Leaving Lucy – Faye Brinsmead

Lucy!

That textured patch in the gap between liquidambar leaves is the crown of her head. Coarse-weave brown, with silver wisps like glow-worms. They remind me how long we’ve been doing this. Our nightly performance has changed over time. She no longer bawls my name, she stage-whispers it. Soft, but intensely audible.

I don’t usually lower my voice. Bugger what the neighbours think. But tonight it’s a tiny sound carried on the breeze, fluttering past her ear like a dead leaf.

Don’t want any.

The glow-worms hesitate. Should she insist? She’s tried threats, cajoling. Bottom line is she can’t climb up here and get me. Or force spaghetti-bolognese-boiled-carrots-and-brussels-sprouts down my throat.

Molecules of night hang in suspension. Stars delay their rising. Gnats tread air.

Lucy, this has gone too far. I want you inside in twenty minutes. Your father and I …

I listen to her vinyl sandals scrumpf through wet grass, prepare to step down, land heavily on the concrete path. Like a conductor, I could wave in the skreek of the sliding door, waggle a finger for each heel-fall, welcome silence with a levelled baton.

Instead, I lie back in my nest, staring up at leaf-blotted stars and mouthing her name. Lucy, Lucy, Lucy.

Three years ago, when Emily, my only friend, moved interstate, I took to spending recess and lunch in the library. At the back of the main room, spiral stairs led to a loft where old magazines sprawled on dusty shelves. In the gum tree whose lemon-scented leaves pressed against the loft window, a magpie was raising her brood. As I watched them that first day, a National Geographic slid off its shelf, landed near my toe. Was Lucy a Tree-Climber, After All?

That’s how we met. I, crouching on green shagpile; she, staring at me through the polymer clay eyeballs of her reconstructed face. We were both eleven. We didn’t look alike, except for the brown eyes. But something made me feel I was gazing at my reflection in a brackish pool. After I found Lucy, I didn’t try to make any other friends.

Her skeleton, a broken necklace on black velvet cloth, didn’t have any feet, just a single ankle bone. By contrast, the toddler Australopithecus afarensis whose discovery had prompted the National Geographic article had a large, curving, wiggle-able big toe. So she could shinny up the home-tree if a leopard slunk by, crawl into her family’s nest at sunset.

Nest? Yes. After dark, our ancestors became wingless birds who folded up their bipedal bravado in the hair of trees.

That afternoon, a hail of Bunnykins cups, bowls and plates dispersed Sal, Prue and Mattie. Psycho! Sal shouted over her shoulder as they fled inside to tell on me. The tree-house was mine. I swept the rest of the girly rubbish over the edge. With my brother’s help, I moved the pine platform about 10 feet higher, covered it with earth and dead leaves. The scents of growth and rot creep down to meet me as I scale the trunk after school every day.

My nest – our nest – contains nothing but an Arnott’s biscuit tin of clippings about Lucy culled from magazines and newspapers. I’ve grown quite a bit since the day I evicted my sisters. When I’m up here now I have to crouch in a way that pulls me back three years, and three million. Side by side, we gather fruits, dig for plants, suckle our babies. Our people live in a range of habitats, but I’ve always known that our home-tree grows beside a lake, its roots slipping among strange shapes of ancient fish.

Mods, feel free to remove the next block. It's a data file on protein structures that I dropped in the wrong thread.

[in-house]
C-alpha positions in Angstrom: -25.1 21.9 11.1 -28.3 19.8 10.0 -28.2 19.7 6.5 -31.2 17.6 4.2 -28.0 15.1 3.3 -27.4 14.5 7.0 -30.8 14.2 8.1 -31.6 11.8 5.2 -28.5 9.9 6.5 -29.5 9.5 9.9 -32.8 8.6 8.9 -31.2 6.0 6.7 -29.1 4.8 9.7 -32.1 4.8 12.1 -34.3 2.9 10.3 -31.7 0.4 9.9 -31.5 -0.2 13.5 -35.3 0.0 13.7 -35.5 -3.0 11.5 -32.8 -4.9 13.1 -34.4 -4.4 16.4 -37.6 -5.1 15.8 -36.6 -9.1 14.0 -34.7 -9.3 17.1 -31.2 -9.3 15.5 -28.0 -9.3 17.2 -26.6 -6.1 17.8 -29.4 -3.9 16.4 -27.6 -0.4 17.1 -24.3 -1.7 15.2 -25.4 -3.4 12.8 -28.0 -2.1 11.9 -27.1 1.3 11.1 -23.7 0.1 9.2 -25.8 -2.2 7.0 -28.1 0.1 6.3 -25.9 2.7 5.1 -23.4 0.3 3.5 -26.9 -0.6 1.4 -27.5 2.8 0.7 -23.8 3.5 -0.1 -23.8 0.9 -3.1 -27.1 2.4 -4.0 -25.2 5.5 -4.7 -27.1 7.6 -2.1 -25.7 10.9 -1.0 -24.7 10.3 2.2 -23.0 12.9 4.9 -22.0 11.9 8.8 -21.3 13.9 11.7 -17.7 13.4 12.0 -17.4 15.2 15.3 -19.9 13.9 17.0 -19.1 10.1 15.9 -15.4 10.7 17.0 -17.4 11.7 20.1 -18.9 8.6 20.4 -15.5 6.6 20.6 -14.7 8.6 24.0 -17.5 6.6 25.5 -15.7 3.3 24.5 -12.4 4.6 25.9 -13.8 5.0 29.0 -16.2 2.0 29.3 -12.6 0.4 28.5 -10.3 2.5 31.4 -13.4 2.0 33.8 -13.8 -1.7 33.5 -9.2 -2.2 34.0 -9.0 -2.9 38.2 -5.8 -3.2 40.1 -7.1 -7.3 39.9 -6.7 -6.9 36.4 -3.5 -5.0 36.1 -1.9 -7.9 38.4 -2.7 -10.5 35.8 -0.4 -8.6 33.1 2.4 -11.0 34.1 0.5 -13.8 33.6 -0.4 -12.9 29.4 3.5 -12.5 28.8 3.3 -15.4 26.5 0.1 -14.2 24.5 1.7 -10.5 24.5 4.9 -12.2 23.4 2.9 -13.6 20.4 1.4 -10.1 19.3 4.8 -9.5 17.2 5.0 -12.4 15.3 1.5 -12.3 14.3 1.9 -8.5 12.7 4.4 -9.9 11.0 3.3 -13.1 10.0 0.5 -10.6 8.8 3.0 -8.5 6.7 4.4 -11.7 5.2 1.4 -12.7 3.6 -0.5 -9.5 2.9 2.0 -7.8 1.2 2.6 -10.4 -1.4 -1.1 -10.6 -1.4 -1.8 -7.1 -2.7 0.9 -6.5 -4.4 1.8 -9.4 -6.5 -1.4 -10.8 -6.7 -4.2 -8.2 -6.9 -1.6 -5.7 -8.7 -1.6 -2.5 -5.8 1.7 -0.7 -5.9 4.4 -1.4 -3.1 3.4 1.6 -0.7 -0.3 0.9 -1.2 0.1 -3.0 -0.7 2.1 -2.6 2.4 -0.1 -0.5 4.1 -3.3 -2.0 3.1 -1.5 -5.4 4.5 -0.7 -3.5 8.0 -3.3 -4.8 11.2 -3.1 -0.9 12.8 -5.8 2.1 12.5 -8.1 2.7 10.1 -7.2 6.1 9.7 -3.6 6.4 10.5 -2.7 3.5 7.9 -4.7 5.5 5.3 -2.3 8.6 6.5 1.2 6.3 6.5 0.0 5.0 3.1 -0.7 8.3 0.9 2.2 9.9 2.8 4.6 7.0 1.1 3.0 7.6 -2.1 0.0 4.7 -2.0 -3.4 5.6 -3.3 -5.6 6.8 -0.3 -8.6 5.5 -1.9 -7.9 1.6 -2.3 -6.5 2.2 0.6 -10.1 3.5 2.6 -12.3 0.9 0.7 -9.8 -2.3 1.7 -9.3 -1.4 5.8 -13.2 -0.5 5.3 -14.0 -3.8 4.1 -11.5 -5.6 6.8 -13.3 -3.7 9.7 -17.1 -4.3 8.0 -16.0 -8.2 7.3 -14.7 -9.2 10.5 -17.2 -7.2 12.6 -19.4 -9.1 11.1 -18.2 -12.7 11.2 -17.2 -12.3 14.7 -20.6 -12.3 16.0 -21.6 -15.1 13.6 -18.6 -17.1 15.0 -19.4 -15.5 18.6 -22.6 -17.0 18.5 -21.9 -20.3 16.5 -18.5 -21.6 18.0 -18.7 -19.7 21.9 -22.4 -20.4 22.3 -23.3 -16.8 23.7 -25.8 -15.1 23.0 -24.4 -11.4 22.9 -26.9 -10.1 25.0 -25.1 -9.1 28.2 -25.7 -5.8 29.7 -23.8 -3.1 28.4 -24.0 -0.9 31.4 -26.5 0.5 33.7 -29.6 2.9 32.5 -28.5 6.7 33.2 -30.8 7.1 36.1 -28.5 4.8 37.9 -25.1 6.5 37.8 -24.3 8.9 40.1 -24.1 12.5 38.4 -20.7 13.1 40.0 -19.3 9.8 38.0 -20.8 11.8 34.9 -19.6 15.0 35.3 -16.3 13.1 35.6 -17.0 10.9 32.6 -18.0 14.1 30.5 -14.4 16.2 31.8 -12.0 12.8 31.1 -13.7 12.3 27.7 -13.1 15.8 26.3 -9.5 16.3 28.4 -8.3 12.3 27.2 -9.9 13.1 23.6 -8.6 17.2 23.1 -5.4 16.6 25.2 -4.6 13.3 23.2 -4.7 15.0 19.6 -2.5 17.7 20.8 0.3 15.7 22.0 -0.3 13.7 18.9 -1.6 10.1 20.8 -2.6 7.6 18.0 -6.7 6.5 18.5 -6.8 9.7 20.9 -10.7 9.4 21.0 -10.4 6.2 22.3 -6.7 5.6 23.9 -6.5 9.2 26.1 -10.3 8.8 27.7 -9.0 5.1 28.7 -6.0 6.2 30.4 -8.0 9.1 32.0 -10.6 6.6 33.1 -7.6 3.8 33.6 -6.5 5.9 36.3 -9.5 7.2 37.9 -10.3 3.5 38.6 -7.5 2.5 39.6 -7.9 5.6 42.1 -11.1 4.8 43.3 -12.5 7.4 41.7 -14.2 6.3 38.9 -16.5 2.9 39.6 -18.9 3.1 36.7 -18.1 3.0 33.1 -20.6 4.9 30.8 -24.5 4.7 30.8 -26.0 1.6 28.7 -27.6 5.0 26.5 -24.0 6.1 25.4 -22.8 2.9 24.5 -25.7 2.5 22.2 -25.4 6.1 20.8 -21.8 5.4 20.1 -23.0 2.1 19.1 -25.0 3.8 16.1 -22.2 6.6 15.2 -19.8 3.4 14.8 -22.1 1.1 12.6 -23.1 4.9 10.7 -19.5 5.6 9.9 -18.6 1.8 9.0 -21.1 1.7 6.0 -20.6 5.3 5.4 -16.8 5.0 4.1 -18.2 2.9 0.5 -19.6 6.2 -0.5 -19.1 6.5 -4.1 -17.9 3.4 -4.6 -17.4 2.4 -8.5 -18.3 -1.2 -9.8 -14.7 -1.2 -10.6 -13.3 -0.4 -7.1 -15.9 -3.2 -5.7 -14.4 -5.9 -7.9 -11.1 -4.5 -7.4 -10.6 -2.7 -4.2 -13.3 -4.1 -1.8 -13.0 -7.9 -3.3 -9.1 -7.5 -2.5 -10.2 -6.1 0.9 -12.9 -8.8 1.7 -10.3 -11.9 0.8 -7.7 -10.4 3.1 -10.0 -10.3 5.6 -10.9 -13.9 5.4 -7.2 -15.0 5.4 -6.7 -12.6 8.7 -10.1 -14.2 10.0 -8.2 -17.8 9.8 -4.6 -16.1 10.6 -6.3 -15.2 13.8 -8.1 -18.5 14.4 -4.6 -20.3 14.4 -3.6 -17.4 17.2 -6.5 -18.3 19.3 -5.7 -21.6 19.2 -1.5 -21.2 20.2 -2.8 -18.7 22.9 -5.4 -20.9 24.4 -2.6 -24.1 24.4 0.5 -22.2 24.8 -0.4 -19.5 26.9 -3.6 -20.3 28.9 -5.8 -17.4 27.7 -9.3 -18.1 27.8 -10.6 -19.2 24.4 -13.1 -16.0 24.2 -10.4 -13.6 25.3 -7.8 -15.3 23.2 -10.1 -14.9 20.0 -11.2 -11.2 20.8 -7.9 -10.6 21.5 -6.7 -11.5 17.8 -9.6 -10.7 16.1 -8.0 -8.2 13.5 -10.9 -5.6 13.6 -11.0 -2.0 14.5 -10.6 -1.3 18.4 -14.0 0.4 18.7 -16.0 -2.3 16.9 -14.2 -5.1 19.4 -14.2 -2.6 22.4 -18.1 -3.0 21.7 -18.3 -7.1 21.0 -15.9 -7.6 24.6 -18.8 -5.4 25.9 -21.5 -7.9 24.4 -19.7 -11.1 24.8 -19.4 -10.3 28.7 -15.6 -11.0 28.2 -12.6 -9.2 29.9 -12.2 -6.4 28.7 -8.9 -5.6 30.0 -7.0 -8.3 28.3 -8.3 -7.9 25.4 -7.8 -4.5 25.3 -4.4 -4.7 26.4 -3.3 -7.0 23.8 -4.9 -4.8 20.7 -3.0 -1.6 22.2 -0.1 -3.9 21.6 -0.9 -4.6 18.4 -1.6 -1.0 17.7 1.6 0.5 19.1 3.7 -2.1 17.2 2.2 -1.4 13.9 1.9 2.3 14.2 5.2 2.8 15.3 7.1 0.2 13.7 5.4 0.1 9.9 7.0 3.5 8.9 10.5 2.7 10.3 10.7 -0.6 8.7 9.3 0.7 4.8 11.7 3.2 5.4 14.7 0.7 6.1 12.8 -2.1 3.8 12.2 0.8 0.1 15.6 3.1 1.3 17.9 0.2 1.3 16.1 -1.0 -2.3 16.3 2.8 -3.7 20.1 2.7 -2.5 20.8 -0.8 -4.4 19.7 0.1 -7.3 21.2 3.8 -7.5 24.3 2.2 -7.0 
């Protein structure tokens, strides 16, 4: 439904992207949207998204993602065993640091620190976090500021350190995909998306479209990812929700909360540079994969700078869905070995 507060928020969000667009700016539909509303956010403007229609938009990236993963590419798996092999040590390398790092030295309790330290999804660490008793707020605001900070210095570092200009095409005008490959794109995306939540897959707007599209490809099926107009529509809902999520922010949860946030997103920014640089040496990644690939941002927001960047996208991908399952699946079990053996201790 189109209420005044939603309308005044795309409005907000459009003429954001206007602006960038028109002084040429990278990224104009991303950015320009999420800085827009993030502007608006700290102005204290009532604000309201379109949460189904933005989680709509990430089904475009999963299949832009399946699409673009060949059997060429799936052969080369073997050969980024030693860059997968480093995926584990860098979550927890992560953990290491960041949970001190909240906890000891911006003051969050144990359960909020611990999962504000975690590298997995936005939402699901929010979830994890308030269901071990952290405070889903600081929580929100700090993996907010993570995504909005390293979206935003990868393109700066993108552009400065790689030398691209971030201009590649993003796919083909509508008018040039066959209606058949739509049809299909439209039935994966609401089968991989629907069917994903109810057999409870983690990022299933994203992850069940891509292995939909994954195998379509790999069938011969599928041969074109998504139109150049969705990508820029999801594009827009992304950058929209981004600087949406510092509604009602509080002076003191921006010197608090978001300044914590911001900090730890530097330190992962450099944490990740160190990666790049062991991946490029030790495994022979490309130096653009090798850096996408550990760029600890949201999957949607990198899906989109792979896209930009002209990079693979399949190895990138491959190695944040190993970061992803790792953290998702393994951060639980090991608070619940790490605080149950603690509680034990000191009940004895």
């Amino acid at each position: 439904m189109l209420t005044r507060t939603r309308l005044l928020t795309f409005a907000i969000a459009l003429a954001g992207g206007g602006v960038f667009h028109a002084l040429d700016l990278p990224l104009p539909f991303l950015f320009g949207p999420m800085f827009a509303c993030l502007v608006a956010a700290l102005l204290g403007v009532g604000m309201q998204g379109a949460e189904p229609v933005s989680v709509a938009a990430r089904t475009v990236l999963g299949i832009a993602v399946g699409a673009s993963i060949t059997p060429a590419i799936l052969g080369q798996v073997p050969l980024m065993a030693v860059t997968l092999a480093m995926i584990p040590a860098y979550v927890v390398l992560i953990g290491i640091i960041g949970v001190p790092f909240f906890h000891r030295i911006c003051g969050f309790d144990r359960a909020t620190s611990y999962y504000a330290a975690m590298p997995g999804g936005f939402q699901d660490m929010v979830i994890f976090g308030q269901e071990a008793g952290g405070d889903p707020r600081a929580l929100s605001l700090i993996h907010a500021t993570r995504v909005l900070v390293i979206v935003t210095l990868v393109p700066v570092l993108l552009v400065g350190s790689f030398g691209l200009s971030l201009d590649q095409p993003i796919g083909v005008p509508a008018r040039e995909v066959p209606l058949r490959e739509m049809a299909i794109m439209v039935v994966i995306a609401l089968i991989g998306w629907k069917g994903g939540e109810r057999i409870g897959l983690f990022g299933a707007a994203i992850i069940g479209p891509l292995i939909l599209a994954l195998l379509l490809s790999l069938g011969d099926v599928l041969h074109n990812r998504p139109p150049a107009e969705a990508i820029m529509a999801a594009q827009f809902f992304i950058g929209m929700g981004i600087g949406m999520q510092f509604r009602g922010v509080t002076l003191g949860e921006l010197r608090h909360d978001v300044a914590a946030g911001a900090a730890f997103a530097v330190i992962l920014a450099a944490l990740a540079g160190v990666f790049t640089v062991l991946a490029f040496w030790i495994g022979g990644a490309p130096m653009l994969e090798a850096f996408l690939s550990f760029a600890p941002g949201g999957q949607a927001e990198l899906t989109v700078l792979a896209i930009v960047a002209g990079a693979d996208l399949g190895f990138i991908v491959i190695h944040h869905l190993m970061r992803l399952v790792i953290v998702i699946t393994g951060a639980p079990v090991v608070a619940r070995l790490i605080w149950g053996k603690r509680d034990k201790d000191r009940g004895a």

I’m not allowed to sleep up here. Come down by dinner-time is the rule. Recently, I’ve been bending it more and more, testing the give of its fibres. Tonight I don’t care if it breaks. I’m not coming down. Lucy’s fall hurts less up here, even though, squinting through the swirl of autumn leaves, I can plot every micro-second of her trajectory.

I saw it at breakfast time, on the front page of the newspaper fortress Dad hides behind.

Lucy fell from tree, new CT scan suggests

The skeleton of Lucy, the 3.2-million-year-old hominid, shows injuries best explained by a fall from a tree, a team of scientists claim. Full story page 10.

Braving Dad’s outrage, I snatched the paper, ran out of the house, scrambled up here. It wasn’t easy in my school dress, which I tore on a forked twig. Through a smear of tears I read the article over and over. Bits of it have lodged in my head like shivers of glass.

We wanted to piece together the story of her life. We had no idea we’d find the clues to her death … She landed feet-first, probably at the edge of a lake … Almost certainly, death came quickly … quickly …

Twenty minutes must have passed. Another coat of dark blue has deepened the sky. I’m ready to face them. Heels tensed, hands gripping branches, eyes trained on the outside light. If Dad brings out the ladder –.

These are the fractures we see when a modern human falls from a great height.

 

FAYE BRINSMEAD lives in Canberra, Australia. A lawyer by day, she writes short fictions in all the snippets of time she can find. Her work appears in Reflex Fiction, MoonPark Review, Twist in Time Literary Magazine, formercactus and Vamp Cat Magazine, among others. Say hello on Twitter @theslithytoves.

Image by Michael Gaida from Pixabay

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